Blanche and Frio depart, Dec. 2012

I was completely charmed and captivated and thanked the Snow Folk for the song.  I watched them turn and walk into the river where they completely disappeared.  I’m still trying to digest this experience.  It’s not everyday that water speaks to you in your own language.  Thankfully, I have these photographs to show you and to add weight to Blanche and Frio’s message to us.  After a while, I felt the cold again and decided this time that a mug of hot chocolate or coffee would help me feel my fingers and toes again.  Happy New Year to you all from the Falls of the Ohio.  See you in 2013.

skyline of Louisville, KY at year's end, Dec. 2012

Advertisements

Read Full Post »

river-polished coal, Falls of the Ohio

The coal that I find at the Falls of the Ohio looks like the image above.  What I mostly come across in the park are pebble-sized stones and coarse gravel that have been polished smooth by the Ohio River.  The same river processes that shapes Styrofoam and wood also alters coal.  Over the last two years I have been collecting this coal off of the riverbank and creating site specific art installations and images using this fossil material.  Although coal is organic and natural, what I’m finding does not belong in the Ohio River.  I believe this coal comes from the commercial barge traffic delivering fuel to hydroelectric plants throughout the Ohio River Valley.  During times when the river is running high, materials carried into the water seem to eventually find their way to the Falls of the Ohio.

coal flake in situ, 2012

Before getting to the heart of this post, I would like to share a few other associations I have with coal and Christmas.  My Dutch mother told me stories of her childhood and St. Nicholas Eve which is celebrated earlier in the month than our Christmas.  Good children might expect small toys, fruit, or candy to be placed in their shoes as gifts from the white bearded saint.  If, however, you were badly behaved over the year…you ran the risk of getting coal in your shoe as punishment.  St. Nicholas has a chimney sweep friend named Black Pete and he usually does the dirty work. Fortunately, my mom doesn’t recall anyone she knew who this happened to!  There are times, however, when getting coal in your shoe isn’t a completely bad outcome.

radiating coal flake at the Falls of the Ohio, 2012

My mother also recalls how important and scarce coal was one particularly bitter winter and Christmas.  It also happened to be during World War II and the city of Amsterdam was occupied by foreign soldiers.  I believe she said the particular year in question was 1942?  When resources  became scarce, people would walk the railroad tracks at night looking for chunks of coal that fell off the railroad cars.  People risked their lives doing this.  Found coal would be burned in home stoves to keep everyone warm.  When coal wasn’t available wood was burned next.  My mom remembers that by war’s end, every wooden piece of furniture in the entire apartment was cut up and burned for heating and cooking purposes.  Back then, a bag of coal would have been as fine a gift as receiving an orange or piece of chocolate.  The times have really changed since then.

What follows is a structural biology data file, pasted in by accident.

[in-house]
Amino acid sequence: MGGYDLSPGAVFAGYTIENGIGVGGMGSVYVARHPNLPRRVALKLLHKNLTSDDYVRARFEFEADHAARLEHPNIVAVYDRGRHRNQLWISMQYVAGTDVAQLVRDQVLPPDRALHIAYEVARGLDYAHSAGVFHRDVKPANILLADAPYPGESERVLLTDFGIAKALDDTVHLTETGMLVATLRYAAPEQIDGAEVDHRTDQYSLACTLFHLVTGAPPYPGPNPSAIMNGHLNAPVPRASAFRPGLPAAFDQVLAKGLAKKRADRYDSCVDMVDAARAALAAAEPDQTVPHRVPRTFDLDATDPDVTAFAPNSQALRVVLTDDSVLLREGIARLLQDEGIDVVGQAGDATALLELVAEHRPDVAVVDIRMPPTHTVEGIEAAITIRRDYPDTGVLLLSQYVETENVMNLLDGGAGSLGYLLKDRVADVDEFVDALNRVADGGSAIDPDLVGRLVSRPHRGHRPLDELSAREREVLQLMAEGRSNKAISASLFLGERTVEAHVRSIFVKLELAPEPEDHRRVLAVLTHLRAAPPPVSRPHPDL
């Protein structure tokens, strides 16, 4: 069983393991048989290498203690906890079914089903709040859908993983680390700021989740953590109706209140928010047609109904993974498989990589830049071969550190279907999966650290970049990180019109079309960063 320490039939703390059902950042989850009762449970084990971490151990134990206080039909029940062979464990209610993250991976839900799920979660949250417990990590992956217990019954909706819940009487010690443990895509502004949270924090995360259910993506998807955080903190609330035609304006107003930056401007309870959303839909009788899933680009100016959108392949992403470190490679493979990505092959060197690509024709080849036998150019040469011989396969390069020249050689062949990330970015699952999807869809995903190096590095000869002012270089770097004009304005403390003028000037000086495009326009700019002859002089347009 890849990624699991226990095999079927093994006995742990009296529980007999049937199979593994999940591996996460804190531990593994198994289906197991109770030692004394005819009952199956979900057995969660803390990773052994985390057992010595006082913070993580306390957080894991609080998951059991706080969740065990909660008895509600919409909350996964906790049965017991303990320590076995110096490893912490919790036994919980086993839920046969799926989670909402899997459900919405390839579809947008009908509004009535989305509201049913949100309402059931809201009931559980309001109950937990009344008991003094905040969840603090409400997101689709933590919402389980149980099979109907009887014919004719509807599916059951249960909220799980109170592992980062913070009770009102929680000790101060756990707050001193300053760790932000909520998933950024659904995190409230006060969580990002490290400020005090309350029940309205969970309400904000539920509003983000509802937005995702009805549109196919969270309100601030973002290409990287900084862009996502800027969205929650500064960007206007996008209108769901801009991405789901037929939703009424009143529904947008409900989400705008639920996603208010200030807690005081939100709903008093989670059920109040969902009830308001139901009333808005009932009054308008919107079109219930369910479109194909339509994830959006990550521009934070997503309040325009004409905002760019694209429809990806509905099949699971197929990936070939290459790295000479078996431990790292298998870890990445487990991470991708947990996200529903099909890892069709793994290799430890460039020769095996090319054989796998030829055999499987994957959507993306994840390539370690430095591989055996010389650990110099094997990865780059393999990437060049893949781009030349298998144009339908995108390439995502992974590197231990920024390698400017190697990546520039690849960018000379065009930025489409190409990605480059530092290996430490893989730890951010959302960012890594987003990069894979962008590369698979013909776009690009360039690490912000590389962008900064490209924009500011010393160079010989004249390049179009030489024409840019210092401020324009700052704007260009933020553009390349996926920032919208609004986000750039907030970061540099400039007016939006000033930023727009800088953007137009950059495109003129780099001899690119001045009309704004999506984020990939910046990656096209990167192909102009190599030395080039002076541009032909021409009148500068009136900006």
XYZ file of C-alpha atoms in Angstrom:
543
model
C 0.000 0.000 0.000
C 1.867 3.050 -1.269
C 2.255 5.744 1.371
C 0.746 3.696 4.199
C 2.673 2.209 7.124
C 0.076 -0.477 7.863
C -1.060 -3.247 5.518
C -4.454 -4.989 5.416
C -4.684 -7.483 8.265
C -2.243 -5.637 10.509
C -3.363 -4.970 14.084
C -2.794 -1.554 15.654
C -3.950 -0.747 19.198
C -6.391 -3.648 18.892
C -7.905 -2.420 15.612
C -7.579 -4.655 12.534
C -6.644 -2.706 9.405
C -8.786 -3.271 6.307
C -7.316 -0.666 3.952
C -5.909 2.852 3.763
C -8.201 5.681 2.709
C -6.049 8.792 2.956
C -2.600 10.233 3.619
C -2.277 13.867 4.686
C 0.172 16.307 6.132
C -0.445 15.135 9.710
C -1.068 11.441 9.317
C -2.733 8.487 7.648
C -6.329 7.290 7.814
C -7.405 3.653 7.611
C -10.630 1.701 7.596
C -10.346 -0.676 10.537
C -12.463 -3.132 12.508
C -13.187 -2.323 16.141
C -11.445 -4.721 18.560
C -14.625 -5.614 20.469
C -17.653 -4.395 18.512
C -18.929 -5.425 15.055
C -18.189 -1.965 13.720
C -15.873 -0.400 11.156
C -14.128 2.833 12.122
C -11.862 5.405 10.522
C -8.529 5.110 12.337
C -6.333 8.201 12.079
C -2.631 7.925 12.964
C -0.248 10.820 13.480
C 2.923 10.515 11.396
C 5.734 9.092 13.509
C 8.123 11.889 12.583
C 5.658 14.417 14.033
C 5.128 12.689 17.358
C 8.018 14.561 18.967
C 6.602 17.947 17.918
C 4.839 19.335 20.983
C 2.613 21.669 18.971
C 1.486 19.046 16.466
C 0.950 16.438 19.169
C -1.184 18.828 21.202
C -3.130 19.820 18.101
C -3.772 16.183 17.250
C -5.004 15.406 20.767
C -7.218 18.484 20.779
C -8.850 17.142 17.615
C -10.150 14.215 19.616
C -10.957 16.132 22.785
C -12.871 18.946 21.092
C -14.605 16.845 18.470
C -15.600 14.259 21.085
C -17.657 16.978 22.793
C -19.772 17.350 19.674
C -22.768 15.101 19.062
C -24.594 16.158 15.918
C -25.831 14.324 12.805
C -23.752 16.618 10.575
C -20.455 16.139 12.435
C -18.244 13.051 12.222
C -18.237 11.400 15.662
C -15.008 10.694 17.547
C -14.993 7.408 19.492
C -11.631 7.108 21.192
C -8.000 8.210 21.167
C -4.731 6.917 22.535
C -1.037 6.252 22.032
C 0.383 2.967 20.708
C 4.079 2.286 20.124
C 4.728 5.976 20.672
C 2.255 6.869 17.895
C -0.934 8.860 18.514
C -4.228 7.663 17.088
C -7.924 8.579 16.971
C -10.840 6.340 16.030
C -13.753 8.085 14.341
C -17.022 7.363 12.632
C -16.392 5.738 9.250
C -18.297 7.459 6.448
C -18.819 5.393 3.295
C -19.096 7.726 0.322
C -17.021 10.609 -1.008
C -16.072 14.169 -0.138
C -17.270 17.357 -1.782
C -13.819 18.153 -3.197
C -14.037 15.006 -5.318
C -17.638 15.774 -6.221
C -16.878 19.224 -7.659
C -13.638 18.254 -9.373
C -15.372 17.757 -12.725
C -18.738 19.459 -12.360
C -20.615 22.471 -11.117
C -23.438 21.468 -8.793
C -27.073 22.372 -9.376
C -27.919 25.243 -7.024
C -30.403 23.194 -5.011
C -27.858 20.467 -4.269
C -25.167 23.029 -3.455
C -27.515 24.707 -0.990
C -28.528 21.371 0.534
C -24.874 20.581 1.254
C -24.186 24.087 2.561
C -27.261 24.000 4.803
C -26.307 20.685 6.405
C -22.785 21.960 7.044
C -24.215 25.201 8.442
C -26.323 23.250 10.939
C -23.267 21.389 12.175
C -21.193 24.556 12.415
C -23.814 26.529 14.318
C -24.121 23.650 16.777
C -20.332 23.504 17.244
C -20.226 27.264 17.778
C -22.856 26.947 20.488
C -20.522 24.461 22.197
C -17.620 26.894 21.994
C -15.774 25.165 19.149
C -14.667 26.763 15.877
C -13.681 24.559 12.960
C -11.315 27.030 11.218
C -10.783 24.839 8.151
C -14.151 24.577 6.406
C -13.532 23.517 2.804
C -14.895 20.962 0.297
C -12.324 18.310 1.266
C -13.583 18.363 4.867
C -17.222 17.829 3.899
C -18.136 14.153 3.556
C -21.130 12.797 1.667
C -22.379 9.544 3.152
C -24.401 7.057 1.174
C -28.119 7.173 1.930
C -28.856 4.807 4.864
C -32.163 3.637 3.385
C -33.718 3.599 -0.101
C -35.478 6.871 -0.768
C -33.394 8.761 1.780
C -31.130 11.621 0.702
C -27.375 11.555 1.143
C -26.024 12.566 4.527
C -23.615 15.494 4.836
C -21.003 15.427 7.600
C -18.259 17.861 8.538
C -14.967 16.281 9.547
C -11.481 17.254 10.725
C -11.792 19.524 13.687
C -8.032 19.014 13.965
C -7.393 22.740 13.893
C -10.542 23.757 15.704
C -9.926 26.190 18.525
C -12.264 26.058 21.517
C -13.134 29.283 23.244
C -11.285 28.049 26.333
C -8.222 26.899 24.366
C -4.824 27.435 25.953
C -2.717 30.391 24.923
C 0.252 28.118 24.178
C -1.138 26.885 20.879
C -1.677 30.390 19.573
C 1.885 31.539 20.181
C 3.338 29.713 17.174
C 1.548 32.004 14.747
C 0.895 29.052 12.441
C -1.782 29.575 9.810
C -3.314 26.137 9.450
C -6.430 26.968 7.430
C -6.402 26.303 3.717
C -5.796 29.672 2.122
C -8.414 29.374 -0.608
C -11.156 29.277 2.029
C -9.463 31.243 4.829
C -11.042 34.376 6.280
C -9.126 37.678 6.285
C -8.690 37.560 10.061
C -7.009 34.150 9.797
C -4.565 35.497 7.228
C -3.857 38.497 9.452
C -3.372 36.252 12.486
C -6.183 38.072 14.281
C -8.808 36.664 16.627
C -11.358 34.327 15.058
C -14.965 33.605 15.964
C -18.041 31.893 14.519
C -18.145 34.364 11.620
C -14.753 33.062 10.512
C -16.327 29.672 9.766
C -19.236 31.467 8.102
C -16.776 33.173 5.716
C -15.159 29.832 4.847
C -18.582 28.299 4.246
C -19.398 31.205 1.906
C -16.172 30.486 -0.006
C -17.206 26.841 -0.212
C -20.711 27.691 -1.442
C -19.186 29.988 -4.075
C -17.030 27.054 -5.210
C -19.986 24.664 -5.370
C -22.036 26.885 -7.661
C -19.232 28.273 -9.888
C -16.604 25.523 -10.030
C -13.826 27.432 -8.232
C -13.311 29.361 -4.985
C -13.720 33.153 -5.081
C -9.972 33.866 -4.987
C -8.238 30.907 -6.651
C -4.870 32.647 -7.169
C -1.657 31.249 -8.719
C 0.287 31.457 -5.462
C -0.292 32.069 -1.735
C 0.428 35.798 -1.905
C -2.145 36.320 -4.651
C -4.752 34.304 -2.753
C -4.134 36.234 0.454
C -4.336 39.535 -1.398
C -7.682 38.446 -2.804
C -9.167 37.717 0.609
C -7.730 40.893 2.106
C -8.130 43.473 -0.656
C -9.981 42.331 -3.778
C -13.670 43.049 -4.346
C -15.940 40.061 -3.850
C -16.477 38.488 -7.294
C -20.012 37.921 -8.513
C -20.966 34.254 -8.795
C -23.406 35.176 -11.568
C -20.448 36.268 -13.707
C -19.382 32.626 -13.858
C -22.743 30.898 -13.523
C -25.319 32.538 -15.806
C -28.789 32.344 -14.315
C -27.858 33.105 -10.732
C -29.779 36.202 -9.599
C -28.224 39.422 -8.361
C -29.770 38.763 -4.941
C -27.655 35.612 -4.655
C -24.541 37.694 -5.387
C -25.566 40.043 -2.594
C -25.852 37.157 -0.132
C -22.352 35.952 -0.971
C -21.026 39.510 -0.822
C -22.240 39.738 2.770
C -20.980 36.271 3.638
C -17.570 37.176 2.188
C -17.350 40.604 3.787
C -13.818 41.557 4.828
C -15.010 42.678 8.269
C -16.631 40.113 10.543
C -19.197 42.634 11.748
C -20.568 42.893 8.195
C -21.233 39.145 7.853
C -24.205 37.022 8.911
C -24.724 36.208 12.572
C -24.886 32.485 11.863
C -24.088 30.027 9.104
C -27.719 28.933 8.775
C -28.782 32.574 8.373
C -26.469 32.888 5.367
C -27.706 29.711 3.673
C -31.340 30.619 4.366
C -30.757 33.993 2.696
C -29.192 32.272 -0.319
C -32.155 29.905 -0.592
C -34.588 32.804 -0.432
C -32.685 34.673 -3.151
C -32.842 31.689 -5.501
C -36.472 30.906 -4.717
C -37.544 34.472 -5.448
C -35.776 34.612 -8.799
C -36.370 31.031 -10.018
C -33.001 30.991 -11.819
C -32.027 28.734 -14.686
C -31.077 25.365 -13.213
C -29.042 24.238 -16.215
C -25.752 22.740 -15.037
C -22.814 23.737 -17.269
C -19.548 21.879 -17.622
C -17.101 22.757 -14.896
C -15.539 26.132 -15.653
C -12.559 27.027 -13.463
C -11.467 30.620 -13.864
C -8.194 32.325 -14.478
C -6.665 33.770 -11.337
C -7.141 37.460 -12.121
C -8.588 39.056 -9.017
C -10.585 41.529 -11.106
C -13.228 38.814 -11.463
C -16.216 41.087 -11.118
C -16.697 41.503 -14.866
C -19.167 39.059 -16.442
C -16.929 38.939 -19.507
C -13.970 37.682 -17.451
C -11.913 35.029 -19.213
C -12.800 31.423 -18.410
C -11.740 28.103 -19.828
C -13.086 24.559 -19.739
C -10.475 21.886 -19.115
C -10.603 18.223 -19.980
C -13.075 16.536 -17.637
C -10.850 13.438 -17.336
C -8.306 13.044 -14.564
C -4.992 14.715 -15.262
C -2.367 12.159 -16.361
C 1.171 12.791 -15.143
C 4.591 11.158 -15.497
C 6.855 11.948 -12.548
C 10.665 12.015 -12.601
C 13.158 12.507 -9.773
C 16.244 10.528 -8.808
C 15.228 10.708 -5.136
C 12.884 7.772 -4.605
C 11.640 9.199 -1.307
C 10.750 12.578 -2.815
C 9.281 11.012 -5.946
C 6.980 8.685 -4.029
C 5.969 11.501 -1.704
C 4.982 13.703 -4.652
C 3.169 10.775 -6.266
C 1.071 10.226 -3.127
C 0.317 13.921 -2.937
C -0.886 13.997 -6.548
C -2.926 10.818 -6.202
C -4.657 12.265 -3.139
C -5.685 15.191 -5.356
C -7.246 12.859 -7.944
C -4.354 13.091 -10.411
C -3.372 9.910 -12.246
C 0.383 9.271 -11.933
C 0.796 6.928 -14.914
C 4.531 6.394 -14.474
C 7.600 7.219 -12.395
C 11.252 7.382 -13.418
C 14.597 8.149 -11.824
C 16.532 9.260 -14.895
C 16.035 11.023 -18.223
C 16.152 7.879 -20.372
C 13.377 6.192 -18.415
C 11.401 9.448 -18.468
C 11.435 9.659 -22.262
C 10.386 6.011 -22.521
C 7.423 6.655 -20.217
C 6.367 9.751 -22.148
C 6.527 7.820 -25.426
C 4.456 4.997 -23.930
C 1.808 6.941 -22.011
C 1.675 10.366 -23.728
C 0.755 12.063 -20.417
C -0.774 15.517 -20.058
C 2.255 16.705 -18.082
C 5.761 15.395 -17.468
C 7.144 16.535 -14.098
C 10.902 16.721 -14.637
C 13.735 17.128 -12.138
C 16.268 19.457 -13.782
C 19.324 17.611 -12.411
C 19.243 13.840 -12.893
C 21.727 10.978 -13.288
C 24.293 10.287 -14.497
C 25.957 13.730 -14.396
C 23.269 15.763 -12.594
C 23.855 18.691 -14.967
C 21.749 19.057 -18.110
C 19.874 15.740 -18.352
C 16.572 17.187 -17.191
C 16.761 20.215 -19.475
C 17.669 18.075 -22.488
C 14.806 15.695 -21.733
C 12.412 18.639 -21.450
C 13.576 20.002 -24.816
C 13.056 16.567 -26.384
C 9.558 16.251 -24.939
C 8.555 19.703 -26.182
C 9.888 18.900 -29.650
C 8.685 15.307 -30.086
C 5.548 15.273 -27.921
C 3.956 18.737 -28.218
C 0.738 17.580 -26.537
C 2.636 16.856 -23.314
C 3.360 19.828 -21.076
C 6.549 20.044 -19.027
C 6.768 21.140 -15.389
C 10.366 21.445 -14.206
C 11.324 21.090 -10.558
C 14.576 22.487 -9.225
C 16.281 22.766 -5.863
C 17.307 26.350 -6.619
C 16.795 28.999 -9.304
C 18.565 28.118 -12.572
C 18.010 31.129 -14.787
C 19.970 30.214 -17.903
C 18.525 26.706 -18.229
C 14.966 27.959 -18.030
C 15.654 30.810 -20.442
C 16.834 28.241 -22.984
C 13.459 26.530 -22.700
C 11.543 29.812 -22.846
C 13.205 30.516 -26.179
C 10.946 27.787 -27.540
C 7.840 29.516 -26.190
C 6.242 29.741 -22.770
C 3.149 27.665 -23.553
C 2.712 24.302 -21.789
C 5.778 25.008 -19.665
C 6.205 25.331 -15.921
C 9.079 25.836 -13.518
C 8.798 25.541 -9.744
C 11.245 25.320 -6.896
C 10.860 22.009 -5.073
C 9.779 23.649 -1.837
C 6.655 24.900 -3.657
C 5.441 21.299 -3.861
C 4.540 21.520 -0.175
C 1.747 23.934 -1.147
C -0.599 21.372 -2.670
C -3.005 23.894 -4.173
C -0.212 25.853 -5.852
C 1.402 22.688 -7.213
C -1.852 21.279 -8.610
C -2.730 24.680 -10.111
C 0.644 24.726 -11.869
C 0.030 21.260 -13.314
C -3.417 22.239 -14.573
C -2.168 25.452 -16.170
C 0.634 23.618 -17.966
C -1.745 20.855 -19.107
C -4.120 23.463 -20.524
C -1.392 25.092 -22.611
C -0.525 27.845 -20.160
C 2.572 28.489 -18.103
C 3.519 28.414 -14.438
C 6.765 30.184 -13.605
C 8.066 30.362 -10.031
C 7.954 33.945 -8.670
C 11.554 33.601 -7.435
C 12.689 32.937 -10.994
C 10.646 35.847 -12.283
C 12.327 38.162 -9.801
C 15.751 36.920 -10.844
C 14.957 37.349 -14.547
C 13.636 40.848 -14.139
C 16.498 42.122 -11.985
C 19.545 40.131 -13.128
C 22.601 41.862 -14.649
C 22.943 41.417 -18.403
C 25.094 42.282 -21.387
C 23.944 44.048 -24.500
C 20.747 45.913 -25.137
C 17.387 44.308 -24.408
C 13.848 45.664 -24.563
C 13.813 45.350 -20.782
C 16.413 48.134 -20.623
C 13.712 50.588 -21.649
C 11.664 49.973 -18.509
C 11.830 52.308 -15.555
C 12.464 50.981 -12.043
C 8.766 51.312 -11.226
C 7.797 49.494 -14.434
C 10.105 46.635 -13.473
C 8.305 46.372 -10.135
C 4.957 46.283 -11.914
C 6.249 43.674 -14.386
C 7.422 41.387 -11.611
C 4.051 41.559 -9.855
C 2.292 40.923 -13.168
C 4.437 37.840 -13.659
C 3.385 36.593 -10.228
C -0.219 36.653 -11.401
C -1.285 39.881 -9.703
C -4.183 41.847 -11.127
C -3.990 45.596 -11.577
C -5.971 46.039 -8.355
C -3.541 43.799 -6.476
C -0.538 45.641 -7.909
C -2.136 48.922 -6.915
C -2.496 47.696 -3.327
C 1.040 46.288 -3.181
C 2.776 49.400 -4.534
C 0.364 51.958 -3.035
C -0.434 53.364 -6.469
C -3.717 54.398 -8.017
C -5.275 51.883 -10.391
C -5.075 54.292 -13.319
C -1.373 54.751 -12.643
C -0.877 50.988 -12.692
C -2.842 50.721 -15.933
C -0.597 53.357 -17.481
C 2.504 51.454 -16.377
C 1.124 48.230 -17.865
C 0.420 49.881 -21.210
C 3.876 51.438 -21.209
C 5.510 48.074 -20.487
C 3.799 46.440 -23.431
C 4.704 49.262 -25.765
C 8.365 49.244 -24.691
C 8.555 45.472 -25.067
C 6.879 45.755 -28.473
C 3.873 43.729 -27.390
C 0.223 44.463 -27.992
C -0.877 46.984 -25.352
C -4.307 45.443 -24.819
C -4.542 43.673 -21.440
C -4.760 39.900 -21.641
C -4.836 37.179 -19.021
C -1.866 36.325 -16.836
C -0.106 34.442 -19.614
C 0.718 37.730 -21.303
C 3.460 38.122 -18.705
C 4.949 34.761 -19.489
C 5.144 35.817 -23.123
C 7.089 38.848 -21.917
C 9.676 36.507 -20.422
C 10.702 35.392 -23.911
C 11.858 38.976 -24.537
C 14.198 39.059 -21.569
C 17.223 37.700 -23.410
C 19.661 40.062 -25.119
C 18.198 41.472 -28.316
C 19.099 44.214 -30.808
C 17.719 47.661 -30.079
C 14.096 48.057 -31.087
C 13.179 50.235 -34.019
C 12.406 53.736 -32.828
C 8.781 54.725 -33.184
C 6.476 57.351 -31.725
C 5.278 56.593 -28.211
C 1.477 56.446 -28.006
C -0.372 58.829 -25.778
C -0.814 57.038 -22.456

coal flake in water, 2012

It’s becoming more difficult for me to believe that the events of 1942 occurred seventy years a go!  Since then, the peace was won (for a short time) and the western economies thrived and grew on cheap and abundant fossil fuels.  If populations had stayed relatively the same size, perhaps we wouldn’t be noticing the effects burning those fossil fuels have had on the environment?  But the world’s population grew and then grew a lot more which puts pressure on all our resources.  Today we live on a planet where billions of people want to live at the same standard of living that the west has squandered away.  With China and India experiencing their own industrial growth moments being fueled by coal…the environment at large will surely see further damages.

found coal and aluminum can bottoms in red mud, Falls of the Ohio, 2912

Since beginning this Falls of the Ohio Project nearly ten years a go…I have created my own unique holiday cards.  Every year I send something different out into the world.  This helps me get into some kind of holiday spirit. Friends and family tell me that they enjoy receiving these admittedly odd cards.  The last several years I have waited for the weather to get more seasonal perhaps with snow or ice present before rushing out to document the moment.  As it so happens, it’s been getting warmer and warmer over the past several winters.  As a whole, 2012 was our warmest year ever and the calendar page hasn’t yet turned to the new year!  Our December began with temperatures in the low 70 degrees mark.  Finally, the day after Christmas it has become cold enough and we may see a dusting of snow over the ground.